Remember Bob Laszewski? He's the health insurance industry expert whose generally accurate and prescient criticisms of Obamacare over the span of several years have largely been vindicated by events. He's been watching the steady departure of insurers from the law's failing exchanges (here's the latest example) with increasing concern, warning that the entire system risks implosion within the next year if the current trajectory isn't significantly altered. Watch, via CNBC:
If politicians don't fix the Affordable Care Act, then the vulnerable Blue Cross and local HMO plans — which serve as the backbone of Obamacare — must exit, said Robert Laszewski, the President of Health Policy and Strategy Associates. "What the politicians need to do is to understand they have got about a year to fix this," he said in an interview with CNBC's "Closing Bell." ... "If we don't get some very significant fixes to Obamacare, the math is simple. These plans can't continue the way it's going. And that undermines the coverage that all of these people have gotten," he said. Laszewski has worked in the insurance business for over 40 years, including 25 within the Washington D.C. area, where he started his own consulting business that specializes in market and health-care policy. Clients include hospitals, physician's offices and insurance companies. His concerns for Obamacare stem from what he says are repetitive situations in each state. The issues cited by Aetna over Obamacare losses are now being echoed in multiple states by almost every company, he said. "State after state, we are seeing exactly the same scenario; losses deteriorating … deteriorating conditions and carriers not being able to continue in the long term."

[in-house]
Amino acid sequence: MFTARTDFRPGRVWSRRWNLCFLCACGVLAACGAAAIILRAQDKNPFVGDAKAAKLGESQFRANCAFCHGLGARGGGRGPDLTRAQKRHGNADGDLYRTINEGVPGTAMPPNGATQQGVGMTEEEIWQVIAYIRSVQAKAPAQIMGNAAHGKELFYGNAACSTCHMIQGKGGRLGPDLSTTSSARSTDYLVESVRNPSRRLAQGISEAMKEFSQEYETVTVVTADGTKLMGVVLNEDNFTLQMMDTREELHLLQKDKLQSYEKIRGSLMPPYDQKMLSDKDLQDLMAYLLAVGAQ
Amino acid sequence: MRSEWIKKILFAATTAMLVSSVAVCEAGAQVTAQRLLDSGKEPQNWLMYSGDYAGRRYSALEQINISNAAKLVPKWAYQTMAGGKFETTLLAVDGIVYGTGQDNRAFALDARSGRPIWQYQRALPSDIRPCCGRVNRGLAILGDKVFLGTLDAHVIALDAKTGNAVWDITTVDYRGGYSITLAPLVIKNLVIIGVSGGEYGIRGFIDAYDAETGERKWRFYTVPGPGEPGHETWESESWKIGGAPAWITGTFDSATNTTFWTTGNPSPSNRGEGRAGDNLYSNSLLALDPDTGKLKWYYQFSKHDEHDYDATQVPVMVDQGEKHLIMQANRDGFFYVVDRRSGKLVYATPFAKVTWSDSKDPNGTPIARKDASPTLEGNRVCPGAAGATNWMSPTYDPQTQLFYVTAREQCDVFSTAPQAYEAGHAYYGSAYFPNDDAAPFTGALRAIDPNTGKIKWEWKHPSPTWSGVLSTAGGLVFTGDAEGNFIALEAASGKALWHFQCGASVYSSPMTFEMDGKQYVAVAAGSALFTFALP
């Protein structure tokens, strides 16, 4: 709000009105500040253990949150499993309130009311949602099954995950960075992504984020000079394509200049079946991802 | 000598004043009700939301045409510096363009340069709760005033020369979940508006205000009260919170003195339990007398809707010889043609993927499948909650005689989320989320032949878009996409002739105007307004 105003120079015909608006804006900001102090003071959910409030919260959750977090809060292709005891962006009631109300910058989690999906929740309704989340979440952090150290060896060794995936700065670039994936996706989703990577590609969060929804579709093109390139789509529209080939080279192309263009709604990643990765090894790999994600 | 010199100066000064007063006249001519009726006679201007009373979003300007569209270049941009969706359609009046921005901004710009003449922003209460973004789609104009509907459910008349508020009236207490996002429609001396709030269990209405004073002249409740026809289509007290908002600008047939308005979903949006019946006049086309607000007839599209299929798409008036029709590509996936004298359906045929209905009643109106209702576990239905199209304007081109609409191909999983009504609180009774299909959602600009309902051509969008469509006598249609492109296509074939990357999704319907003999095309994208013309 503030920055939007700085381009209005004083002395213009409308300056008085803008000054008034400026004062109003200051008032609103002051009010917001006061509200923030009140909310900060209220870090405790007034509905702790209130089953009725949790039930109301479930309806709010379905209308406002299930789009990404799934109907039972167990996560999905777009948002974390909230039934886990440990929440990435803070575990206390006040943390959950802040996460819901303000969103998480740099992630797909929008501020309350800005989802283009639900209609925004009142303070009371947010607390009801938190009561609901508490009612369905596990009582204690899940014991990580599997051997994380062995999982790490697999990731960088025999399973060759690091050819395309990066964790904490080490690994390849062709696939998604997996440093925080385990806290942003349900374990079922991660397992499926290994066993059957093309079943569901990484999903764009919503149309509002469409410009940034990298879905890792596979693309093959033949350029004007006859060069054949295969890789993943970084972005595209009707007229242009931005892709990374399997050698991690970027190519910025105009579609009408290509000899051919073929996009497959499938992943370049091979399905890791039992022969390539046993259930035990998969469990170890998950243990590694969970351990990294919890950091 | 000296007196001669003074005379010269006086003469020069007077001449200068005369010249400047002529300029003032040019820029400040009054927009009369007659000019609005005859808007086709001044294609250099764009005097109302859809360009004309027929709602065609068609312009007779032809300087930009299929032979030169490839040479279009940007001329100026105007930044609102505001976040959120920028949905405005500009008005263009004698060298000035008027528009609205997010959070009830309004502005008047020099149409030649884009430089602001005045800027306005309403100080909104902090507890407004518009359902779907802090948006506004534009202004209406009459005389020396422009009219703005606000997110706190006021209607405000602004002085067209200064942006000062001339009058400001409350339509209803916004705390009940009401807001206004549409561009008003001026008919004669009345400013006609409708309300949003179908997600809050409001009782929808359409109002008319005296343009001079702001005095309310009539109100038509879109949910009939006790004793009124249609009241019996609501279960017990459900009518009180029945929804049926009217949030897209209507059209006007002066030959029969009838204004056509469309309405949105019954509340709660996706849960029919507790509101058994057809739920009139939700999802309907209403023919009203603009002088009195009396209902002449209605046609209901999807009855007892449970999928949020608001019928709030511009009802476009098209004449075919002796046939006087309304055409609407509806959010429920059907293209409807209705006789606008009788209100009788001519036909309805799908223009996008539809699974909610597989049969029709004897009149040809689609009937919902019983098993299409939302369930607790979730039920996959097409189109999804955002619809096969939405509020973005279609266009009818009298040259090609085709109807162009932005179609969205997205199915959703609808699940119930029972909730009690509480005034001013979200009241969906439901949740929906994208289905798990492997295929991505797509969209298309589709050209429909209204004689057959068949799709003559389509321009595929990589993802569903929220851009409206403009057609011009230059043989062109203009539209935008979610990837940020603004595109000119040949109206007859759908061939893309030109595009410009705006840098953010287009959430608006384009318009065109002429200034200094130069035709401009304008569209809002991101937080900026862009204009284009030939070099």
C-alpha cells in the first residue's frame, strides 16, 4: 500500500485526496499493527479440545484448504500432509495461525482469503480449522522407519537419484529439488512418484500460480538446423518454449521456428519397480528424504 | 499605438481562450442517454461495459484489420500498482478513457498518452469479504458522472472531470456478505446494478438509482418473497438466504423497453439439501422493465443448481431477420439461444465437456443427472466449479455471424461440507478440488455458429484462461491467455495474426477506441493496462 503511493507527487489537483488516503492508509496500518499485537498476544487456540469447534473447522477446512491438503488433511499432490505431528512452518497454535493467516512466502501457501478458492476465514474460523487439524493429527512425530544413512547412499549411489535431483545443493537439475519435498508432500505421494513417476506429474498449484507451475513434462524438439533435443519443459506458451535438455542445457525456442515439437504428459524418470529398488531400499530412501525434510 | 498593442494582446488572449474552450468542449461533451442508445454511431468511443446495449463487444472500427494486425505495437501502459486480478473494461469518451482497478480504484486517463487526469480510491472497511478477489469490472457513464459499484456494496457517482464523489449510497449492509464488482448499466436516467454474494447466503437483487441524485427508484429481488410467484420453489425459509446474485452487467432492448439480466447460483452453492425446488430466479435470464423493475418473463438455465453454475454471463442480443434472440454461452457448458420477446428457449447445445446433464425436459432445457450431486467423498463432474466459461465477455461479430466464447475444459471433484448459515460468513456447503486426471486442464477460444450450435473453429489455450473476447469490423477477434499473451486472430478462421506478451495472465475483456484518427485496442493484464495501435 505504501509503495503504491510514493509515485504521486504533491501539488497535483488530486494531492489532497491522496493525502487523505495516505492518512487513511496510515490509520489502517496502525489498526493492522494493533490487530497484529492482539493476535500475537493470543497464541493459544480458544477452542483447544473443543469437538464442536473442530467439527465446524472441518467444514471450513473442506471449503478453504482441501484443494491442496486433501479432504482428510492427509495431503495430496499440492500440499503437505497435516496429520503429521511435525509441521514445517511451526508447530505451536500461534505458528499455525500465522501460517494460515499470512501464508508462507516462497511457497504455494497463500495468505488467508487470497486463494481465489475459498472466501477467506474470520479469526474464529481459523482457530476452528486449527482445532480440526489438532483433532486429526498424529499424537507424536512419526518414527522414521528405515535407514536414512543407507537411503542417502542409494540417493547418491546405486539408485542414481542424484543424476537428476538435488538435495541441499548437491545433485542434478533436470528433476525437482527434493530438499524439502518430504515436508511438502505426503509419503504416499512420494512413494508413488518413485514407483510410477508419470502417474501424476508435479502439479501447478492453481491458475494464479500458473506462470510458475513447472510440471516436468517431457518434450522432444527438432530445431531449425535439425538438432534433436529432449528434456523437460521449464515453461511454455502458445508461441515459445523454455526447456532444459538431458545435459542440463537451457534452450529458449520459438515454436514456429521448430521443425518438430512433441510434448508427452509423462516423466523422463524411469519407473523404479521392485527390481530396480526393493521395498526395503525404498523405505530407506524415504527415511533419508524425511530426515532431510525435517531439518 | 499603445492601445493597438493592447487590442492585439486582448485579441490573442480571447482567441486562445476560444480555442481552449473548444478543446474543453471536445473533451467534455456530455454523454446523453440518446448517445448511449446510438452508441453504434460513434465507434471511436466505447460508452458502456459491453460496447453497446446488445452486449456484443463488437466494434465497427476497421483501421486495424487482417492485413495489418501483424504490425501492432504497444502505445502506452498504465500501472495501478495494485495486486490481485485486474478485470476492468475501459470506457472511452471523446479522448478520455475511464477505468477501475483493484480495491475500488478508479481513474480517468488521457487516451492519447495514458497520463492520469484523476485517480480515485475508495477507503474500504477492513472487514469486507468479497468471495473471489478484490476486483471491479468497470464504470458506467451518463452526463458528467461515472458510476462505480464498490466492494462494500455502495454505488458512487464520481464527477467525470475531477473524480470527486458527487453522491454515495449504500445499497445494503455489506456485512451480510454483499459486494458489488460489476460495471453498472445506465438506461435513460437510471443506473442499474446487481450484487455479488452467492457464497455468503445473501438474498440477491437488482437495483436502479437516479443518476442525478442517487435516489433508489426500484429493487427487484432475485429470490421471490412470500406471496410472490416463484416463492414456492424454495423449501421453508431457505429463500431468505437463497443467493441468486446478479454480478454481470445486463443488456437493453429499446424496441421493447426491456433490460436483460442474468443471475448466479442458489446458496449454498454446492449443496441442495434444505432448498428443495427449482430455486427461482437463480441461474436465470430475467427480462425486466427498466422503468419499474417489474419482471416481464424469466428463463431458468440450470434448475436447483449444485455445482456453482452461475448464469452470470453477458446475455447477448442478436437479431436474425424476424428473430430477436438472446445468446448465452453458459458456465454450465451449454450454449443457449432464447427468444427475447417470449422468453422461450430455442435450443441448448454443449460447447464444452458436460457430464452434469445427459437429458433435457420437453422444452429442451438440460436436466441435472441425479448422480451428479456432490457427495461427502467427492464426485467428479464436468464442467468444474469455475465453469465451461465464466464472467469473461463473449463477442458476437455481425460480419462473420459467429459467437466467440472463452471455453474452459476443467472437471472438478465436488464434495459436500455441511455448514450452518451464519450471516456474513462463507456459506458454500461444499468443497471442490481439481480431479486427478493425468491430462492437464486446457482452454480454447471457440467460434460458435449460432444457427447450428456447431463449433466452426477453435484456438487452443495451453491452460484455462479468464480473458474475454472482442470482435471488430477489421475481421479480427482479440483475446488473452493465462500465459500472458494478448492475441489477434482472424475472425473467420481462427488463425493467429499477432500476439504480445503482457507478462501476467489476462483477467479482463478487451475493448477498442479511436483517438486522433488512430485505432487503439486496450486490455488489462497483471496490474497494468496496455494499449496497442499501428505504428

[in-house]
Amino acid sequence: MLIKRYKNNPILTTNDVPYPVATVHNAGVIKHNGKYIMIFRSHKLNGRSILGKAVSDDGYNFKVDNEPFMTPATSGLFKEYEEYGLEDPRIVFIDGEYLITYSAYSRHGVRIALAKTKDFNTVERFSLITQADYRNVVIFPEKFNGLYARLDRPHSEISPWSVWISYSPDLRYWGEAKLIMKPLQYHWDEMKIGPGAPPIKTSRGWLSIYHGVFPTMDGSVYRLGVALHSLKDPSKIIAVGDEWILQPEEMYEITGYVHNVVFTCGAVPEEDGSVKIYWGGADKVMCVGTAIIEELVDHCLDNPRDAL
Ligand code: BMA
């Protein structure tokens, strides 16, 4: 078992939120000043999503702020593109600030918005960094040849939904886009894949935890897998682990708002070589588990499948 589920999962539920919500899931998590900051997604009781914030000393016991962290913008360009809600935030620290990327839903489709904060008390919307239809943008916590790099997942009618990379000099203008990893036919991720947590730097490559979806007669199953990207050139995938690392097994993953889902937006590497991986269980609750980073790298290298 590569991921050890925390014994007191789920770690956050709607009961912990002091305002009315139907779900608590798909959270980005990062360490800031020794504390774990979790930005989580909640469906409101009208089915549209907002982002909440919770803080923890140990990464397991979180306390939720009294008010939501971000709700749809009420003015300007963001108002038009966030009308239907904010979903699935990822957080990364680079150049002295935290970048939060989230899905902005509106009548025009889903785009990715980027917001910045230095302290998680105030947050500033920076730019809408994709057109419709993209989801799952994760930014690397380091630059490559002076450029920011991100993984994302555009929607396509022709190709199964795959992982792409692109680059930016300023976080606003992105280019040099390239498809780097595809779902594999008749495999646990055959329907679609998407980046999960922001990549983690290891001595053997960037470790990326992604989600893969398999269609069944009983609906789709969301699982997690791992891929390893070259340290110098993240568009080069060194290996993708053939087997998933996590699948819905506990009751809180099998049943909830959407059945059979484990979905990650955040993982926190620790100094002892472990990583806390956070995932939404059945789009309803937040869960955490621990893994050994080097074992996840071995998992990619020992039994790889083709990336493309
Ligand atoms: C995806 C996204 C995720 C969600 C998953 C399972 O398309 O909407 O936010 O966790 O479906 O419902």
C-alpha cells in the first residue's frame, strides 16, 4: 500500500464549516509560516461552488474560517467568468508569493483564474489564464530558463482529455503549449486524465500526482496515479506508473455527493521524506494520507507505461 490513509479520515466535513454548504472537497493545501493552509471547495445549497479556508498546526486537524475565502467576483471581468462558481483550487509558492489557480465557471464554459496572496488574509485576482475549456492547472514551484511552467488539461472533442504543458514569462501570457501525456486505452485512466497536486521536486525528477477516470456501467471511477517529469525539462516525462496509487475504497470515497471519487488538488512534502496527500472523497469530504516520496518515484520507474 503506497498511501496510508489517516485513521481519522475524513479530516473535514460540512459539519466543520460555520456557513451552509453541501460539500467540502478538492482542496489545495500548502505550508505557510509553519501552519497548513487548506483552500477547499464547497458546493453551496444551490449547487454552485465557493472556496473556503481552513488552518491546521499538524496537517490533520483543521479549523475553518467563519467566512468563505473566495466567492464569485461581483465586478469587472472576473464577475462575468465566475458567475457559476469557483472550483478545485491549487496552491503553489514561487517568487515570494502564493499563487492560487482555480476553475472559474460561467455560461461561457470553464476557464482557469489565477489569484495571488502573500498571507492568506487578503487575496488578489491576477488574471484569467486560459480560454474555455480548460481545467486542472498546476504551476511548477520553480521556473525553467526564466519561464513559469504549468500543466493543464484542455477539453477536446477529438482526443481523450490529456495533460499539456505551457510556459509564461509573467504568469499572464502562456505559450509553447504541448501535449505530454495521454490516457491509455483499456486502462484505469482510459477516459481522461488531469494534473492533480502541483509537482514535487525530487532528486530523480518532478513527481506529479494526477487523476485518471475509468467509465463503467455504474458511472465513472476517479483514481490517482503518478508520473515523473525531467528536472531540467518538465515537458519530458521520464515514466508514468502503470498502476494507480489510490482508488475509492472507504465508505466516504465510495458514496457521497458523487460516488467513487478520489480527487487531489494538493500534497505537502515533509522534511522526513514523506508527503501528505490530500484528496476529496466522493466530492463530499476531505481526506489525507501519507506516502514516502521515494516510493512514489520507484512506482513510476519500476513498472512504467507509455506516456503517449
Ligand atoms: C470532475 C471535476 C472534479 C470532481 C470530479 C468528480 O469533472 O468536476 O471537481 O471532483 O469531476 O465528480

Spoiler alert: "The politicians" aren't going to "fix" Obamacare. Republicans want the whole mess thrown out and replaced, while Democrats' preferred options -- injecting even more taxpayer money into the void, pushing a private market-destroying "public option," or erecting an unaffordable and immoral single-payer regime -- are politically unreachable. Still, the fact remains that a hugely controversial and expensive law marketed as a legislative panacea with no serious downsides is, in fact, hurting people and betraying the promises made by its supporters. The New York Times reports that as of next year, nearly one in five Americans on Obamacare will have exactly one "choice" on their so-called marketplace's menu (via John Sexton):
So much for choice. In many parts of the country, Obamacare customers will be down to one insurer when they go to sign up for coverage next year on the public exchanges. A central tenet of the federal health law was to offer a range of affordable health plans through competition among private insurers. But a wave of insurer failures and the recent decision by several of the largest companies, including Aetna, to exit markets are leaving large portions of the country with functional monopolies for next year. According to an analysis done for The Upshot by the McKinsey Center for U.S. Health System Reform, 17 percent of Americans eligible for an Affordable Care Act plan may have only one insurer to choose next year. The analysis shows that there are five entire states currently set to have one insurer, although our map also includes two more states because the plans for more carriers are not final. By comparison, only 2 percent of eligible customers last year had only one choice.